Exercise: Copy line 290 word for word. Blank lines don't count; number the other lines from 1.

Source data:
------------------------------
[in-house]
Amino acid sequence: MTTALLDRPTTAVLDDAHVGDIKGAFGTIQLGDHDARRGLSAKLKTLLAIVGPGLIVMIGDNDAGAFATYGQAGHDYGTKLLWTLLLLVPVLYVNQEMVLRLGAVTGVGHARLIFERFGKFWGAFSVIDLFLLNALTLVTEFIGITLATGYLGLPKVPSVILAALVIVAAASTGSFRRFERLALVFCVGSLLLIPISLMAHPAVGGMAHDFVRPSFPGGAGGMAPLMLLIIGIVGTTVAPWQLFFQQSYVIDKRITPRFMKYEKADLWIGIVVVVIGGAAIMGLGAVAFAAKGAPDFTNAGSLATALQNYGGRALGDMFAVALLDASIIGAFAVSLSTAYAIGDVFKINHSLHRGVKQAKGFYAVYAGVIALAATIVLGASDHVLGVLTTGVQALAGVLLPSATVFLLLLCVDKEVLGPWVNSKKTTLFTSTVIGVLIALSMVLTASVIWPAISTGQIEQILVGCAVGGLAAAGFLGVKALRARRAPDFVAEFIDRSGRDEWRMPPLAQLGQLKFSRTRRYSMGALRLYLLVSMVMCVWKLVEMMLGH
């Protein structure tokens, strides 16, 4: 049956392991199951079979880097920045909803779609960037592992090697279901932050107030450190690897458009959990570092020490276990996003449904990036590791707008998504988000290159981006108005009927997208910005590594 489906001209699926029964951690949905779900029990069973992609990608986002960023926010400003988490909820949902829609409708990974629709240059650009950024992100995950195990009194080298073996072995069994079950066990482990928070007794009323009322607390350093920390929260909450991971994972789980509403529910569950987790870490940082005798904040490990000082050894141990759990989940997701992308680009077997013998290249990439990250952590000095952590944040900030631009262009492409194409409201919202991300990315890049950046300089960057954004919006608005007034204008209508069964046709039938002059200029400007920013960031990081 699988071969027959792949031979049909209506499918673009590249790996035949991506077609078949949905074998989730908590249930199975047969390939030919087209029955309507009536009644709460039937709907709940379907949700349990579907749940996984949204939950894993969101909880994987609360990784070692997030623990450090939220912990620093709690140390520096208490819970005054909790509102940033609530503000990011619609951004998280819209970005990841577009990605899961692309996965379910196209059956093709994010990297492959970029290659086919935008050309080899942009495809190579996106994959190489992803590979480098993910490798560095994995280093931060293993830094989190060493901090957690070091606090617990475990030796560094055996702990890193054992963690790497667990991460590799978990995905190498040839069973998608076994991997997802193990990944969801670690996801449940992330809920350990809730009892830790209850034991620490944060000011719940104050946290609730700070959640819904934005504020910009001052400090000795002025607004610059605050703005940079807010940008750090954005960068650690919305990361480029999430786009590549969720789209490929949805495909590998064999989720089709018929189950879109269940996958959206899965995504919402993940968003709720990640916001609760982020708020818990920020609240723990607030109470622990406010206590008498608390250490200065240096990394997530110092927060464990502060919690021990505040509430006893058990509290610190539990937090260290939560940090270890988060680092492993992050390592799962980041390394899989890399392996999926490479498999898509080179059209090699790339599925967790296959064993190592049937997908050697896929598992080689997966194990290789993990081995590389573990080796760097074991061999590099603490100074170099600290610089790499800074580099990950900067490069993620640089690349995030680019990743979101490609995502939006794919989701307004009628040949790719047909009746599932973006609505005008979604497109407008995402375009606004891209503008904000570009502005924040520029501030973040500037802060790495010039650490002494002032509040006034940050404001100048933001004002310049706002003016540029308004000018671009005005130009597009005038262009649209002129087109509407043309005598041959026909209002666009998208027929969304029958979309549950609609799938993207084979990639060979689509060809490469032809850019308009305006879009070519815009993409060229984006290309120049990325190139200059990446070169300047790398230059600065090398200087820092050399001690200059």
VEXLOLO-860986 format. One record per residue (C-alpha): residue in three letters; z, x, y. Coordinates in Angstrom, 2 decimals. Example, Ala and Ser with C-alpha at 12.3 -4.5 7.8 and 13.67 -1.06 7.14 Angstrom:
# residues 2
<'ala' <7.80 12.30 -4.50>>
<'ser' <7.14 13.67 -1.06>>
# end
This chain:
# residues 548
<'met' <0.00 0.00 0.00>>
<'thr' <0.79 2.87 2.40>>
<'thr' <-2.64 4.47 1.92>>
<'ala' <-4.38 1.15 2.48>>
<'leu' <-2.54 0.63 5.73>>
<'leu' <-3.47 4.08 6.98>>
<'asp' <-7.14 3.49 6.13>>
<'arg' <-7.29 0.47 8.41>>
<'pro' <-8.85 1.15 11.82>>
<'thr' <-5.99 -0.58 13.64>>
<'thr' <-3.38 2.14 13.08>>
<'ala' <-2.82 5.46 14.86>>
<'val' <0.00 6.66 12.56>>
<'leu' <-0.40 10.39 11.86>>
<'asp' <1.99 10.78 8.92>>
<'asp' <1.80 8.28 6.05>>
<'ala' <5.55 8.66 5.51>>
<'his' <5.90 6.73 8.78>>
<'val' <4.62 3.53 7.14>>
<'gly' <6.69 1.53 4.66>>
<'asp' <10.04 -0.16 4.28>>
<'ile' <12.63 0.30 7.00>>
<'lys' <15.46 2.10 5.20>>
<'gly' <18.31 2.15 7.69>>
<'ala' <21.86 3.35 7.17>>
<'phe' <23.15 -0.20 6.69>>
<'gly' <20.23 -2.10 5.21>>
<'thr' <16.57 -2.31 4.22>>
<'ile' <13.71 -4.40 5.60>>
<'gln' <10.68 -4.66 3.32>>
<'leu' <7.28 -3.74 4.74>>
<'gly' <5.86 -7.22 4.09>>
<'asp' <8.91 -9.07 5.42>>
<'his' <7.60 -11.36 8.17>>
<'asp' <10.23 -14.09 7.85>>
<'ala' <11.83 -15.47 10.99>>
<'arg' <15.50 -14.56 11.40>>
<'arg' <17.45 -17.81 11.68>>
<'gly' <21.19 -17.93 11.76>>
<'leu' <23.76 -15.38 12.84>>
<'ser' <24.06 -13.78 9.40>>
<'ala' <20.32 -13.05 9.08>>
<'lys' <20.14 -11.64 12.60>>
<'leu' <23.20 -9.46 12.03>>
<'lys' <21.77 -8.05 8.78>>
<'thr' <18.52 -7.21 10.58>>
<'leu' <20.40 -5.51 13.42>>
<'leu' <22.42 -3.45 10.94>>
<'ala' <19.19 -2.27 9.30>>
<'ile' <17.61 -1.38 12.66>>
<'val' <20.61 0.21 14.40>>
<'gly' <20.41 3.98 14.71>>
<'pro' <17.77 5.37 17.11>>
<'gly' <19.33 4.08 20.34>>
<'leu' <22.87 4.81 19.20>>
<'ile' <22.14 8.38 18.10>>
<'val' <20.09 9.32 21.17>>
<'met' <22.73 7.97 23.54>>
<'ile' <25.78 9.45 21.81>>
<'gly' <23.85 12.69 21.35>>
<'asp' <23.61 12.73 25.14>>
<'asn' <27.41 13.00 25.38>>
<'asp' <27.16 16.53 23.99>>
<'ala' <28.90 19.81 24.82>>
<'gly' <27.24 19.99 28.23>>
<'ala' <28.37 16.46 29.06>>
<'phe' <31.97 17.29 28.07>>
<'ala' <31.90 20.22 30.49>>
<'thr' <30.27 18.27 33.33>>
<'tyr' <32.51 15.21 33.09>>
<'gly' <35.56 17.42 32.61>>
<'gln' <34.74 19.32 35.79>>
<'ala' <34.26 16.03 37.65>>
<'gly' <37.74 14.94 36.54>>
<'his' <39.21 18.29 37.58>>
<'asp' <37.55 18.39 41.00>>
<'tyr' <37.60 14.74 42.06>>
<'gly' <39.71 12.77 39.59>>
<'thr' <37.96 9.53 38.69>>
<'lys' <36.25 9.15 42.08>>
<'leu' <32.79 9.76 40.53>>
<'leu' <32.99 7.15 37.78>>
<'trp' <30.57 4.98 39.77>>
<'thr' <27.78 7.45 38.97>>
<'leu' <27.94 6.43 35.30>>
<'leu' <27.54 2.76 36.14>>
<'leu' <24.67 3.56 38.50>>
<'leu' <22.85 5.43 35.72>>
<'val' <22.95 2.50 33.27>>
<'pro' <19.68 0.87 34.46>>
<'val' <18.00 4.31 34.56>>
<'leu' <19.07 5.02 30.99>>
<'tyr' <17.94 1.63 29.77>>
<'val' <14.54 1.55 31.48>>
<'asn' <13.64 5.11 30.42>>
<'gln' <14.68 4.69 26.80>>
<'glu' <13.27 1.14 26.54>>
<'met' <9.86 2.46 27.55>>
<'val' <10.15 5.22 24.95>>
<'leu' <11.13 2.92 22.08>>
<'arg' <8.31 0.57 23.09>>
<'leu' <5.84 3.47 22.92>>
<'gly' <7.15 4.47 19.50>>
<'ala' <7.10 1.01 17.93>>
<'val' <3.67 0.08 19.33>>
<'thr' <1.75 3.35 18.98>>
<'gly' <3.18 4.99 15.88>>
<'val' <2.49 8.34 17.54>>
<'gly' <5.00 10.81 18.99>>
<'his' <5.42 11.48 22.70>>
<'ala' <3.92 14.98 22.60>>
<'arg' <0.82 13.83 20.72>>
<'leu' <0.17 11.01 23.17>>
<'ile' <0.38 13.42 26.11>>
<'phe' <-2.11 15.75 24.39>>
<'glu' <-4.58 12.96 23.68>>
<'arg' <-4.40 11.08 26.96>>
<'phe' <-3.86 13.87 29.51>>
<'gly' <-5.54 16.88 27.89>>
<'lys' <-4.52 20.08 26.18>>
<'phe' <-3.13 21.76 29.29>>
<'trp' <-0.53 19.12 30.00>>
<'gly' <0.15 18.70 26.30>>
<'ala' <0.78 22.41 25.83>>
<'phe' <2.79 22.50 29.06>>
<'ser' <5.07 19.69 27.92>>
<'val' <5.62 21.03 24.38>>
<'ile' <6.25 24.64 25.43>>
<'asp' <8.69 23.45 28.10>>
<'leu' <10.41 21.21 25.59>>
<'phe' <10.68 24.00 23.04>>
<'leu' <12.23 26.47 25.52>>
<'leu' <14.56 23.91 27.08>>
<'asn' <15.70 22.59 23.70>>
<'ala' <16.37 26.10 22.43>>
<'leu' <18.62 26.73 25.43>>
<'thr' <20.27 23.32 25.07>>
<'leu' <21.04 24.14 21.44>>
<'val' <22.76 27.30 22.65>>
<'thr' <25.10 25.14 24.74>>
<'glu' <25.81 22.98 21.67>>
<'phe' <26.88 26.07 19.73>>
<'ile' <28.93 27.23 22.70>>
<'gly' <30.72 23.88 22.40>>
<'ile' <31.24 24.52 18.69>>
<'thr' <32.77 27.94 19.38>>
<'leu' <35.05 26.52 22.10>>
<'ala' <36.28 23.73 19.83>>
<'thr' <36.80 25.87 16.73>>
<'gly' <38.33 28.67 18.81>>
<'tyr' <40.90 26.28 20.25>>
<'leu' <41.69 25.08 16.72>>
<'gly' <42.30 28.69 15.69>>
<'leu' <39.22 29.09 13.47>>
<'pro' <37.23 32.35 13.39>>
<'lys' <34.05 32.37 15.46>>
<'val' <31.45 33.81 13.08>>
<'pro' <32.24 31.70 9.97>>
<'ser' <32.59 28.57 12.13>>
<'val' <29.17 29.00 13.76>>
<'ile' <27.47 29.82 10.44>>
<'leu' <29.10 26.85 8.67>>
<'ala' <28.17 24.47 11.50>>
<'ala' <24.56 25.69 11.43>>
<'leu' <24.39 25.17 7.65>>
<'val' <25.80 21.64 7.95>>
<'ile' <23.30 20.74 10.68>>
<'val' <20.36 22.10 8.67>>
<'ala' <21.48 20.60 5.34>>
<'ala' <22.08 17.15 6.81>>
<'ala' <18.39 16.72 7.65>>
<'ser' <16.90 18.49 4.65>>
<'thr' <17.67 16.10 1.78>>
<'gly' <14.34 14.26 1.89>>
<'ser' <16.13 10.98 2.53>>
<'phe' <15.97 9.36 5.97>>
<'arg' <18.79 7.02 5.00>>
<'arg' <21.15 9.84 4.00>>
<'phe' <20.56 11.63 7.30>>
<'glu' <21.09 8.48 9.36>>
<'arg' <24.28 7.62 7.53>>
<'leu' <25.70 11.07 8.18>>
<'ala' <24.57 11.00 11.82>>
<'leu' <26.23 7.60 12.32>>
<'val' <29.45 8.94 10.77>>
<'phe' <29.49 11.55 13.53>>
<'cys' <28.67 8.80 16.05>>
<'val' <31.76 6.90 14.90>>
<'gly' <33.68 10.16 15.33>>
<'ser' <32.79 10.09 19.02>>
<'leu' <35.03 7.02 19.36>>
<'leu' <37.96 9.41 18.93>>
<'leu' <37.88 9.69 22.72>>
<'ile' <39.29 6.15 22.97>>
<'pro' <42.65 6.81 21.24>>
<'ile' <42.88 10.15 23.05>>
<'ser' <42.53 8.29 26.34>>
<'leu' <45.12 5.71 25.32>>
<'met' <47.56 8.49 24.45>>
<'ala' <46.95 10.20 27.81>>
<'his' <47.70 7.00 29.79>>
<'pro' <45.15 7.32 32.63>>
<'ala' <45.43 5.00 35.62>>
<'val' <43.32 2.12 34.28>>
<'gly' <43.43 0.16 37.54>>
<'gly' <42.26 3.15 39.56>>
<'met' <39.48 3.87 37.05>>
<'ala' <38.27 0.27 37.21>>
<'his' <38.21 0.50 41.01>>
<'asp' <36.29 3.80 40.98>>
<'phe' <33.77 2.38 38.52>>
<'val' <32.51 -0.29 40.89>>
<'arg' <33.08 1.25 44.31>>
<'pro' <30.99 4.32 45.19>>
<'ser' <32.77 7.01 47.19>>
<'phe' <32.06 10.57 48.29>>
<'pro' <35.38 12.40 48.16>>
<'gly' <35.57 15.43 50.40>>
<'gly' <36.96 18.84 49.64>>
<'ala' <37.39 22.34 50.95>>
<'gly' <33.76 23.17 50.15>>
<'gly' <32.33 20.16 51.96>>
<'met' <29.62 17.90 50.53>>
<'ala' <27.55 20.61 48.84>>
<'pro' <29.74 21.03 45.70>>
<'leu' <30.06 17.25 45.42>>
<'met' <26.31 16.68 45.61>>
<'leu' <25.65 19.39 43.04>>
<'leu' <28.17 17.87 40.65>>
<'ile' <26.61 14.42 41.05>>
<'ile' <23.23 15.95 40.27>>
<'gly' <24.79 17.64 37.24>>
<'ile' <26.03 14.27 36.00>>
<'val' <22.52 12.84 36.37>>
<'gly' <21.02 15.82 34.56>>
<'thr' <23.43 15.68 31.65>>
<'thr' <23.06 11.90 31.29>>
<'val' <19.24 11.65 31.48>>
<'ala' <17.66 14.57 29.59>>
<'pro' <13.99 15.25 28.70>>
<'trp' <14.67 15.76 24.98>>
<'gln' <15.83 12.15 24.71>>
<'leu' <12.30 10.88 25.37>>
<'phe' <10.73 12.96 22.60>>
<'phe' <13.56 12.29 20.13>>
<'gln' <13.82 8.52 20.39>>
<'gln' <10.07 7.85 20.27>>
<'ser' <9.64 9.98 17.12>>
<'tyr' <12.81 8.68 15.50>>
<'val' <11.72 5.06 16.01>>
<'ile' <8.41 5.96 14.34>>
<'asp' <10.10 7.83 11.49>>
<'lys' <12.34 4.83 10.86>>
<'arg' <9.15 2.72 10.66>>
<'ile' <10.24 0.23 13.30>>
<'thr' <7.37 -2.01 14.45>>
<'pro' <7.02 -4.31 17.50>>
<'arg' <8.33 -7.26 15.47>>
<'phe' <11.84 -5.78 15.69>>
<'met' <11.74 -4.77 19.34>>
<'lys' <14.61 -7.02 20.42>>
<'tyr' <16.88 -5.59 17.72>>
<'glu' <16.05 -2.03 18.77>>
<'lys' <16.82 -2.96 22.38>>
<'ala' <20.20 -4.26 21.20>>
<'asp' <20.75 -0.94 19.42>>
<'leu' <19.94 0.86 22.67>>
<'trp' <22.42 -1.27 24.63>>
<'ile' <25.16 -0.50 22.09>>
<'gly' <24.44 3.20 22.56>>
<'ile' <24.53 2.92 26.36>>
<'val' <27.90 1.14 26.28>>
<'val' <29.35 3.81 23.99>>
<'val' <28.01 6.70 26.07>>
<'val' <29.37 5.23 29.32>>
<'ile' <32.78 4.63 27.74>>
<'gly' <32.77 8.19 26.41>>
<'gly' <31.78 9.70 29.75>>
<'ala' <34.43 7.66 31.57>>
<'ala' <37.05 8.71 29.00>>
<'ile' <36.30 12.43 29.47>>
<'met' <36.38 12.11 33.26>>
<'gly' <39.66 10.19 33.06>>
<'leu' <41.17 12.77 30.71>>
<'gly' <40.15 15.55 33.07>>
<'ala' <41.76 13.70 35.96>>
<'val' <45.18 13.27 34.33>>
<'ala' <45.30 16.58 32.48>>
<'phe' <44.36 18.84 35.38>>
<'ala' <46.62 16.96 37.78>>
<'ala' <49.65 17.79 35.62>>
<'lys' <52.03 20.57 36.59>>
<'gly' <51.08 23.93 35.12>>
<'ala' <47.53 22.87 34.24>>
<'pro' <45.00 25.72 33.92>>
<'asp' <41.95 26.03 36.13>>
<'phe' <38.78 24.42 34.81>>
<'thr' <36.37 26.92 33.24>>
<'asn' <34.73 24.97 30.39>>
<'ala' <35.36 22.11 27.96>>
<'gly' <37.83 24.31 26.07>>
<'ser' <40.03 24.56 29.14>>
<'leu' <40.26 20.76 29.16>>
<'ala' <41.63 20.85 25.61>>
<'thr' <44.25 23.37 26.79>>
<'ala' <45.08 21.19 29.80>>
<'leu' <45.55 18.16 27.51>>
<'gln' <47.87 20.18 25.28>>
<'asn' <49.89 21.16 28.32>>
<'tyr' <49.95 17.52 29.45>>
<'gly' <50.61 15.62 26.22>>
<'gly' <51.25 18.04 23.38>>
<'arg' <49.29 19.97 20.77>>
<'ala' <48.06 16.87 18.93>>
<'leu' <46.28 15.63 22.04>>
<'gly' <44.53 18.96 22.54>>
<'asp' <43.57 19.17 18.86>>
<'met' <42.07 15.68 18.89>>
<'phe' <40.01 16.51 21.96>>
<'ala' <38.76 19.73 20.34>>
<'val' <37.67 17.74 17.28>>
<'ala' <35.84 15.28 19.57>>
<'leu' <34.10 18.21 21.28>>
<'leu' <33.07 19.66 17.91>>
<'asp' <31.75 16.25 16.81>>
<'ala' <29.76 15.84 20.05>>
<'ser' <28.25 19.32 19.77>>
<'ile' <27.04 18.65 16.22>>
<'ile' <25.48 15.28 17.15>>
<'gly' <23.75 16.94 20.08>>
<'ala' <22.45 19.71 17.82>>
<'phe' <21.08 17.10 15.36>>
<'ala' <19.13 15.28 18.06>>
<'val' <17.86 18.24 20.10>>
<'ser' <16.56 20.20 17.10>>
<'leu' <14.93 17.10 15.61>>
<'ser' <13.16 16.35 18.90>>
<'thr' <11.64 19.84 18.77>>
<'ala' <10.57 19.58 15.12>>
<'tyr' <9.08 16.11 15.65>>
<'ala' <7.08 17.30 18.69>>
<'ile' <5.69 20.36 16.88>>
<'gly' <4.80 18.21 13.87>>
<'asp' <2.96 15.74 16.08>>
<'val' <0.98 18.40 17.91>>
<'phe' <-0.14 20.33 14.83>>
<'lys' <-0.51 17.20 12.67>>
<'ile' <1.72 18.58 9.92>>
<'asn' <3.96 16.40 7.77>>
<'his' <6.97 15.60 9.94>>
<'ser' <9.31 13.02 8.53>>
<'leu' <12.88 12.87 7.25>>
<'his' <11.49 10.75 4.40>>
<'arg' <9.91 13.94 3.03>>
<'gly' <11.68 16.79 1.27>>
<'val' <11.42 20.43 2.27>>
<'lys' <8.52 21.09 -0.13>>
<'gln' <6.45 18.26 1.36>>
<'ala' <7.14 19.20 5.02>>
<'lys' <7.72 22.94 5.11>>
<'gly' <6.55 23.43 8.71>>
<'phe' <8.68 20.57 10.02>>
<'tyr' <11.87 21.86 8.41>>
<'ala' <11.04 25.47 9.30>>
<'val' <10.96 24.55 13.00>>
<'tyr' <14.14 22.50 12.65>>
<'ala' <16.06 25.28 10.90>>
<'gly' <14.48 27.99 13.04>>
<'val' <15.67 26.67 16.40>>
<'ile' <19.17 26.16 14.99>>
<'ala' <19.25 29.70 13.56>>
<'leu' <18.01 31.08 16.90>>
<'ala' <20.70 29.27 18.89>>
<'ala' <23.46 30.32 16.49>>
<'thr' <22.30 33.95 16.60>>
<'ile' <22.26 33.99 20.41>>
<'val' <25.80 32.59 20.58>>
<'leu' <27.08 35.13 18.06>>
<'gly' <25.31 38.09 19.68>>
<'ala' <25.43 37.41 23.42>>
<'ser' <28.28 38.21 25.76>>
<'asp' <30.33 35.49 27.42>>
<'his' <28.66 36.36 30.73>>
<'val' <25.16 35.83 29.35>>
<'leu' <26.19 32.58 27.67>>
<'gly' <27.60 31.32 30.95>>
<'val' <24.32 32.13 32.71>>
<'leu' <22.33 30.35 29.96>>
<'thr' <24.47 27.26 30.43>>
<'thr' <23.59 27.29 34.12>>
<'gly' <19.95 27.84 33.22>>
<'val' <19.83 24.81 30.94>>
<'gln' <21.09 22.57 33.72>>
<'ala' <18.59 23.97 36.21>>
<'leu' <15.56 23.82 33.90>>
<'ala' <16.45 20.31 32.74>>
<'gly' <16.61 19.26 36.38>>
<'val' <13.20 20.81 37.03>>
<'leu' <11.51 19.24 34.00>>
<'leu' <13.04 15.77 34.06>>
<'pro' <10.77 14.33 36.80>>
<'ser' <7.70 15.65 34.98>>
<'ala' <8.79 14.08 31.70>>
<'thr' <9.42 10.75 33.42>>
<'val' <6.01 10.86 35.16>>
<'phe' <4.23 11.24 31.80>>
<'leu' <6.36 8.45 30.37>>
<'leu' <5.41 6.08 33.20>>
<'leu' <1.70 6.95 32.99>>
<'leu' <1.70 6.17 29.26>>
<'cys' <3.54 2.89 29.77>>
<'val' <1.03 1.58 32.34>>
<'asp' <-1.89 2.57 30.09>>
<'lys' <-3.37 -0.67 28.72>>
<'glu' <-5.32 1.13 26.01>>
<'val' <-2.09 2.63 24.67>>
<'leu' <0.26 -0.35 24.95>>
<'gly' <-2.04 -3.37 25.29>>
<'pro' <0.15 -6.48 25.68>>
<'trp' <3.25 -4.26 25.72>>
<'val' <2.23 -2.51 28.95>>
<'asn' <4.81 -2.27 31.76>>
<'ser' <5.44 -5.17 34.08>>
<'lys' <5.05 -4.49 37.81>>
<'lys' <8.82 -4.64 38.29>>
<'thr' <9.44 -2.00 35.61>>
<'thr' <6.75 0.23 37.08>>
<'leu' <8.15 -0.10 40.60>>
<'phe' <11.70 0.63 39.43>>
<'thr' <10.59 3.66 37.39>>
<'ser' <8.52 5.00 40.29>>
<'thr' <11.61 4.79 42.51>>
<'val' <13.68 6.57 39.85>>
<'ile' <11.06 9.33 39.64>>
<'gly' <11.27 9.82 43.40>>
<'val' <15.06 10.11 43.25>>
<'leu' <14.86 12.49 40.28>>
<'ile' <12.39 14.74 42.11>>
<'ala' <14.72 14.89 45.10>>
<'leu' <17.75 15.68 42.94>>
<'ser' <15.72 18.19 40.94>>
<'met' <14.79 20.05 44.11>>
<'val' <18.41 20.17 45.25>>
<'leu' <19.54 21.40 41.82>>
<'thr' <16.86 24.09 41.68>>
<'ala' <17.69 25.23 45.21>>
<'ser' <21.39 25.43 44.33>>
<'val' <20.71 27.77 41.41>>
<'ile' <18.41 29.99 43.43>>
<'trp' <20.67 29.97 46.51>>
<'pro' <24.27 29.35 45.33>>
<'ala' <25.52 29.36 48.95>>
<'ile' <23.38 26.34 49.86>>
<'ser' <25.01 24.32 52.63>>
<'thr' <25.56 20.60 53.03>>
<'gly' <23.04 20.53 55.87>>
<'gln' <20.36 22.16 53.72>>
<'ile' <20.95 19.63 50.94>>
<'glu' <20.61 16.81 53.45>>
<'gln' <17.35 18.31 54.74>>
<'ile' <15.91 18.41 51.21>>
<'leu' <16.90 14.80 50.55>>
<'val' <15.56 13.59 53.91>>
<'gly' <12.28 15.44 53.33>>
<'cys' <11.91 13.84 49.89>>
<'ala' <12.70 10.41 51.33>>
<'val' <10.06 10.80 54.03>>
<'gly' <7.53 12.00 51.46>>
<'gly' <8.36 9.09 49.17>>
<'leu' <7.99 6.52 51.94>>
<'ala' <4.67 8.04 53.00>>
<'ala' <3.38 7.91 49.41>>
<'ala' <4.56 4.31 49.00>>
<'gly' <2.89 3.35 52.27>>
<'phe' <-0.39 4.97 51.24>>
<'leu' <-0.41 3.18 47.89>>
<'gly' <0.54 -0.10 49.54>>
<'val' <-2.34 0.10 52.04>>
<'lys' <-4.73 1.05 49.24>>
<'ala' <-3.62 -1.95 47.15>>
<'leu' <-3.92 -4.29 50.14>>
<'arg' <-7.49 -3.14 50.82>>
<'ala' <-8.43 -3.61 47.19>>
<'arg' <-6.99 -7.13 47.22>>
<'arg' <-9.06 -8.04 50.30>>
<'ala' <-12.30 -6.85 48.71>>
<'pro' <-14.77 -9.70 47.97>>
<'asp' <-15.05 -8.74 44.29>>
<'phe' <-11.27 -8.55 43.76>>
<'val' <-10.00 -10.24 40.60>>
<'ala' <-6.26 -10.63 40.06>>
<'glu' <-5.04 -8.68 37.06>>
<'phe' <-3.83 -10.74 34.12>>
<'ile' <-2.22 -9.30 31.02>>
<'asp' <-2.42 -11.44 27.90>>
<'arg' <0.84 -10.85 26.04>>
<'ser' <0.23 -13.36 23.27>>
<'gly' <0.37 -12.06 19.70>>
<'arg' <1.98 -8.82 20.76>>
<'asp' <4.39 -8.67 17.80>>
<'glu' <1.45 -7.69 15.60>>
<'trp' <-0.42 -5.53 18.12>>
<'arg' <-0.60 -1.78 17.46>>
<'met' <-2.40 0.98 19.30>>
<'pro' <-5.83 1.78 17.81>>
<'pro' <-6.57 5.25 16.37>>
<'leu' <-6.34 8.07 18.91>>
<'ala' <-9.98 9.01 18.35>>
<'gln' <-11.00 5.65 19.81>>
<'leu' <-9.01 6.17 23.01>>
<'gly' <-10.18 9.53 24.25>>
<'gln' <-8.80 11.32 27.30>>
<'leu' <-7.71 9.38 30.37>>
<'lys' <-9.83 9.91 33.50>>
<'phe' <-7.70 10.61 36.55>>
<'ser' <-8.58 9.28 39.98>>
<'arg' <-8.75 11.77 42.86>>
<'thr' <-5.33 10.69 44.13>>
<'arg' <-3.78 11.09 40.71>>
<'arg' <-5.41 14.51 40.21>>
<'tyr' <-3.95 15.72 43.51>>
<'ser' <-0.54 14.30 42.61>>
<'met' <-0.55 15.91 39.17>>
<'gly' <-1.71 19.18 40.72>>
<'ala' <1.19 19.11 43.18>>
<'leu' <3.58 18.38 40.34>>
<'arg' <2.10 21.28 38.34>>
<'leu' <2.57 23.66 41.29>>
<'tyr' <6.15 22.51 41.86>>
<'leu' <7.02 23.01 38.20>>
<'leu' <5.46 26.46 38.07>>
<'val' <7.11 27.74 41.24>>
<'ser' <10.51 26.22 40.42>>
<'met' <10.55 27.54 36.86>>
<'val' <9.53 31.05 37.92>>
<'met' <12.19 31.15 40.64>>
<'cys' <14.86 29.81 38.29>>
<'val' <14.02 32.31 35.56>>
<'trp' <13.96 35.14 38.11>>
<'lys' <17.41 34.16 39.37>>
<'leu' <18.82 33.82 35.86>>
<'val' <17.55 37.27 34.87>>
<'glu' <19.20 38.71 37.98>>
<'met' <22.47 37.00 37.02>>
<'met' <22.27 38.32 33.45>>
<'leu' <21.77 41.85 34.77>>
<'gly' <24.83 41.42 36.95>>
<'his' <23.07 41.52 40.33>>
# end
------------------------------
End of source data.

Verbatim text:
<'ala' <37.05 8.71 29.00>>